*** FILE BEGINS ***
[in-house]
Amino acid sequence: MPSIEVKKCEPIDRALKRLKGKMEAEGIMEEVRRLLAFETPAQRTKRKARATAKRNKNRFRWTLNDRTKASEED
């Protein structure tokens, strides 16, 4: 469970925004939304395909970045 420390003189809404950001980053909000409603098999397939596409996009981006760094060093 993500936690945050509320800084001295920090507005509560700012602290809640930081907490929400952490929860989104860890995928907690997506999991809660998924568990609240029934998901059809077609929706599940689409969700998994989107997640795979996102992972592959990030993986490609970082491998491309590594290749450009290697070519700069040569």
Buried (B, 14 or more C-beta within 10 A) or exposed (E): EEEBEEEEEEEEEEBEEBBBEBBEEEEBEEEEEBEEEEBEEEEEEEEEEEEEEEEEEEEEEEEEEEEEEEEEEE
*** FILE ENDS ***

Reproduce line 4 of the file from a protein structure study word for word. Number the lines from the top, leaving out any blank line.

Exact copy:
Buried (B, 14 or more C-beta within 10 A) or exposed (E): EEEBEEEEEEEEEEBEEBBBEBBEEEEBEEEEEBEEEEBEEEEEEEEEEEEEEEEEEEEEEEEEEEEEEEEEEE